Parents choose to give their children an allowance in lieu of (or in addition to) earnings from a part-time job for a number of reasons. Children may be too young to work at a traditional job, parents may prefer that their children focus on school work or enjoy their childhood, or the allowance may simply be a means of teaching money lessons in a tangible way.
Once the decision to give an allowance has been made, the following interconnected questions must also be considered:
While it’s never too soon to start many of life’s lessons, introducing money at too young an age may taint the innocence of youth. Beginning before basic math skills have developed may also make the concept of money seem complex, even though basic finance is quite simple. Waiting too long before introducing the concept may allow misconceptions about money to form. Every child is different, but sometime between ages 7-10 may be most appropriate.
The amount of allowance will likely be set relative to the type of lifestyle you yourself lead, as well as the other factors listed here. A dollar a month may suffice in certain situations and significantly more ($100 a week or more) may be warranted in others. You may also set a base limit that can be increased when certain criteria are met.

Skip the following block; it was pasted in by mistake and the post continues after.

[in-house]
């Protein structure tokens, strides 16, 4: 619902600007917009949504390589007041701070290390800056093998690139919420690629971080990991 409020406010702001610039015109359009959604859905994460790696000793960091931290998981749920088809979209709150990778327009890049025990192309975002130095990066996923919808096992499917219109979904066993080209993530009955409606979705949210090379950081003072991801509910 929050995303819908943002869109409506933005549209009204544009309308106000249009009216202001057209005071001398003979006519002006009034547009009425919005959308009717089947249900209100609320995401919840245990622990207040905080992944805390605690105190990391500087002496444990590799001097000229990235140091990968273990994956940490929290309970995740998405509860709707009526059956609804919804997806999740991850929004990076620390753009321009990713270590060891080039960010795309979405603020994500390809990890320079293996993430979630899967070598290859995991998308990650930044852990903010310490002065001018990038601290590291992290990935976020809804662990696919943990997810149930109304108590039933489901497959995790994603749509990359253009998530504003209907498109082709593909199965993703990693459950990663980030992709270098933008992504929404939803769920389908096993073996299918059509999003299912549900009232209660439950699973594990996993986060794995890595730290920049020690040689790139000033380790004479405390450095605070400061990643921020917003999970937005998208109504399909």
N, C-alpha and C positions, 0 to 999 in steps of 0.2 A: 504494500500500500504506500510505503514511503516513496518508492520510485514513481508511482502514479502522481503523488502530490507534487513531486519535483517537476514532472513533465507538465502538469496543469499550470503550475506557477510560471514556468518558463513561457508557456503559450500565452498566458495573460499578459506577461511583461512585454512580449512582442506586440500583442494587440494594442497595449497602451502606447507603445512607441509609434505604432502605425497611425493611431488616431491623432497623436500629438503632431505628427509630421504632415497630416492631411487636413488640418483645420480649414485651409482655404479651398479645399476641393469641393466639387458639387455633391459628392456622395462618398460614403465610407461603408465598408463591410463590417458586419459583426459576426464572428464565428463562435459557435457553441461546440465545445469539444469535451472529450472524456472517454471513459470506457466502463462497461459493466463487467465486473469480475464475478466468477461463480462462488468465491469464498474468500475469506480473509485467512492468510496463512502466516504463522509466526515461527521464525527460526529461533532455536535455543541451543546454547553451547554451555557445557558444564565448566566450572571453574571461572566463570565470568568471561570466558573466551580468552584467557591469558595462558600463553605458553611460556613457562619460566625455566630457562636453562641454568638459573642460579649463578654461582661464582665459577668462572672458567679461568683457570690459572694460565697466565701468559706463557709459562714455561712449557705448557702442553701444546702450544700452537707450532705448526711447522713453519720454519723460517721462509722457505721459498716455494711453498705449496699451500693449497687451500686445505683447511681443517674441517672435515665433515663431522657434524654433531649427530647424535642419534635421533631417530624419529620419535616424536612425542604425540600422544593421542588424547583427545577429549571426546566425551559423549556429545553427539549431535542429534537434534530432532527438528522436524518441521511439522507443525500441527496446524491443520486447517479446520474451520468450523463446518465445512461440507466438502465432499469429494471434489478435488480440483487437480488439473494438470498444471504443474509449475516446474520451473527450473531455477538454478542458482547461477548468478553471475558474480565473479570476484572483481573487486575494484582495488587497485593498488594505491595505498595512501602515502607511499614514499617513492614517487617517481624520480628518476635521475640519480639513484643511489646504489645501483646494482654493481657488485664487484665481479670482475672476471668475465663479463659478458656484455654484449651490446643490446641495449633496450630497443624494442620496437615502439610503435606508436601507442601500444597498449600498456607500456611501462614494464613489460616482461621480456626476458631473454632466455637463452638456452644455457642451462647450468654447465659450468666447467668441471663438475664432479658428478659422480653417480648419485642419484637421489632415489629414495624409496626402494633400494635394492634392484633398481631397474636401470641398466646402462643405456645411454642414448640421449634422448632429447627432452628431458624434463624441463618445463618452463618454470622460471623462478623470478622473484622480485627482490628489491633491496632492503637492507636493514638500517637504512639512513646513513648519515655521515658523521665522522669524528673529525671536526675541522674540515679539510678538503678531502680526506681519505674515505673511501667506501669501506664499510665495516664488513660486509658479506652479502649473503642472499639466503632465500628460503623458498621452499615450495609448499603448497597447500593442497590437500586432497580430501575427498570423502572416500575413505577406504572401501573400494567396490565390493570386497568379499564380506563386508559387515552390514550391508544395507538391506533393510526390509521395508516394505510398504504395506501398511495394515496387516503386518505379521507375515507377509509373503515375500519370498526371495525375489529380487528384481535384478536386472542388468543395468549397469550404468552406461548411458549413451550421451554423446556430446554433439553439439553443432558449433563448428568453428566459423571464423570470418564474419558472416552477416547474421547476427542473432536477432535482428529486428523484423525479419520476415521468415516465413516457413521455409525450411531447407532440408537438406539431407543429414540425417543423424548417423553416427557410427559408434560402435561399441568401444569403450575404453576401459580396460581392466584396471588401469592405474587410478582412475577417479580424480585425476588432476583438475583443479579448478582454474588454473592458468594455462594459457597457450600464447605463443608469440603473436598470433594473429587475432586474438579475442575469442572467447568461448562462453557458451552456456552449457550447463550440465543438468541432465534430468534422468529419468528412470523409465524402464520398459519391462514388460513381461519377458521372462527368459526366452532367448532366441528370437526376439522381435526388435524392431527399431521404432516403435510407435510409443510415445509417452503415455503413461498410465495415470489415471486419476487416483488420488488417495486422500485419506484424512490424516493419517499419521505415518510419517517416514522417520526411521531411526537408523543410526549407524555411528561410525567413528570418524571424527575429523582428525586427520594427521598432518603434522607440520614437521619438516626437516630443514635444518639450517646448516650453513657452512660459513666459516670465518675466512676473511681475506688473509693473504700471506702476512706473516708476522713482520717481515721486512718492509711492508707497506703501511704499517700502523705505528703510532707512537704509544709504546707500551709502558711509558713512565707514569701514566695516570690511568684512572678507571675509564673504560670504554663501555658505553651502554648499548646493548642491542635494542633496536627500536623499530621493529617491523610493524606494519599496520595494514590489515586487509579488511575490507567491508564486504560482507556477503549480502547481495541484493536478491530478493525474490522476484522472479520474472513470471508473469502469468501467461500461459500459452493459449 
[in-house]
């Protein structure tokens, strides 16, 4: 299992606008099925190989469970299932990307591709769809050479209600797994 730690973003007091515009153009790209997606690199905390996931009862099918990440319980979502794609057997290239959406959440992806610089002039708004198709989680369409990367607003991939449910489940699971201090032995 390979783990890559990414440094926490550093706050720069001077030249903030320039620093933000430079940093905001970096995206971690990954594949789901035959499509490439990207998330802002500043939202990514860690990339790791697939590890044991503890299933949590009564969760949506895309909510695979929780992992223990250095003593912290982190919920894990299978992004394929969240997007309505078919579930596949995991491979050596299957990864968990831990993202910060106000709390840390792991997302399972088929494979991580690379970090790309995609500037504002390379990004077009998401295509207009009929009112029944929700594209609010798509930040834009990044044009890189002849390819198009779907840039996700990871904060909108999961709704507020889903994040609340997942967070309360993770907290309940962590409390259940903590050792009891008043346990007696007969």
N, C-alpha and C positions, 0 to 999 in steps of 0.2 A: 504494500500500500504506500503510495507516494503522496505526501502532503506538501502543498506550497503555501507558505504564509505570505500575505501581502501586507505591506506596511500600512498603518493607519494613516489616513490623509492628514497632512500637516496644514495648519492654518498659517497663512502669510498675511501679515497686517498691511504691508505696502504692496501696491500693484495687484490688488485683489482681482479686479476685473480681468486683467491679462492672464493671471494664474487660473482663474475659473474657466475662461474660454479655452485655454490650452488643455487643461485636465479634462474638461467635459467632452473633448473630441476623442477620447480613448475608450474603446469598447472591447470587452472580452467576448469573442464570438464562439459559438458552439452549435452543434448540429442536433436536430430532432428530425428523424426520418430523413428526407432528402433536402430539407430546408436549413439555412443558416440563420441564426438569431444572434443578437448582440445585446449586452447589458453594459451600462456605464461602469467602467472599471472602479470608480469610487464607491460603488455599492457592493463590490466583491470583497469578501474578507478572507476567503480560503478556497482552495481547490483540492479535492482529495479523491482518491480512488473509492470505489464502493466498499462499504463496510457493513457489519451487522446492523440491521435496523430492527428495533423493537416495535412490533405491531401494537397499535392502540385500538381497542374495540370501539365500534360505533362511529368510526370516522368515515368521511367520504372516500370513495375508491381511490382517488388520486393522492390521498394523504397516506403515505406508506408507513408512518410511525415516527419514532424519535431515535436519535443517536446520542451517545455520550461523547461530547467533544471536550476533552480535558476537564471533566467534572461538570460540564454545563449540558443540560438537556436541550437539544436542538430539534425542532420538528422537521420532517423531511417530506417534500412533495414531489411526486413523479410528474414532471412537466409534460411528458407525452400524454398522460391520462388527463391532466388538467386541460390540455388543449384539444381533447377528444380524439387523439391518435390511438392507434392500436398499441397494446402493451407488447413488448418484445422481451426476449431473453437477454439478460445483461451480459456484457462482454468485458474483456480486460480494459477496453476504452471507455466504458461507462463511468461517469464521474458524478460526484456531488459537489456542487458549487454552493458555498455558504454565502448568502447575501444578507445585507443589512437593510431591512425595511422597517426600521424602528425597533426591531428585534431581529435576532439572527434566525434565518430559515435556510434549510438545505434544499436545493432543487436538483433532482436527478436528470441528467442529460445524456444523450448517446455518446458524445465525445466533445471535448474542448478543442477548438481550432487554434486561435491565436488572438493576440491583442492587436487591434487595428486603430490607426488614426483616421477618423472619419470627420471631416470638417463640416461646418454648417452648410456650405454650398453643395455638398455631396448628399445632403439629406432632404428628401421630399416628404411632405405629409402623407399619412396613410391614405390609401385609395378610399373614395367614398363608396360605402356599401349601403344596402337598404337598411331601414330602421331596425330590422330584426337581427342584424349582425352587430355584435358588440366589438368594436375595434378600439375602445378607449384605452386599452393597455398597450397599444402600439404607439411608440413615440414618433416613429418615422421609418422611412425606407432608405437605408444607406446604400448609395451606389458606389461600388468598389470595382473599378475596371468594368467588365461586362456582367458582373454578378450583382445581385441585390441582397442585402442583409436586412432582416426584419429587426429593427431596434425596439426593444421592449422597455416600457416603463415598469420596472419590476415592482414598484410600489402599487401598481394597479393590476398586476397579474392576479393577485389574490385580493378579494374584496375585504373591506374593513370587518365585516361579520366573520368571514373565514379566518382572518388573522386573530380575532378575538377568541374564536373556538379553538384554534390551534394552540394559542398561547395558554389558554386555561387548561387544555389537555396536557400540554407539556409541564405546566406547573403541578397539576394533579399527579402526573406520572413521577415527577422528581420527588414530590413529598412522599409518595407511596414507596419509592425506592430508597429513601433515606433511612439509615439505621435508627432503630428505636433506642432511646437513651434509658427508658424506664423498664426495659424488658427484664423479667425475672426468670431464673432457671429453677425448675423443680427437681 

Is good behavior, success in school, completion of chores, or a combination of all of these (and more) required for allowance payments to continue? Establishing the expectations that accompany the allowance will set a standard of fairness and help to avoid confusion.
Will the allowance have to cover basic needs or just discretionary spending? Obviously the former case will require a much larger allowance. In the latter case, you might supplement the allowance with an occasional discussion of the cost of other items provided, to give insight into the costs of running a household.
Is the allowance given to teach lessons about money, grant freedom in spending, or for some other purpose? Defining this purpose will help to establish many of the answers to the other questions posed here. If you give your kids an allowance simply because their friends get one (or you got one at their age) you may miss out on the value an allowance has to offer.
As I said above, these questions are all inter-related. As a result, you can probably answer whichever one seems easiest to you first, and then build on that answer to help answer the rest. I suspect that many people will choose to answer the purpose question first, since there is usually an underlying inspiration for considering an allowance to begin with. Whichever order you choose to answer the questions in, asking yourself these five questions before giving your child an allowance will help to make the experience as beneficial as possible.
How did you answer each of these questions?
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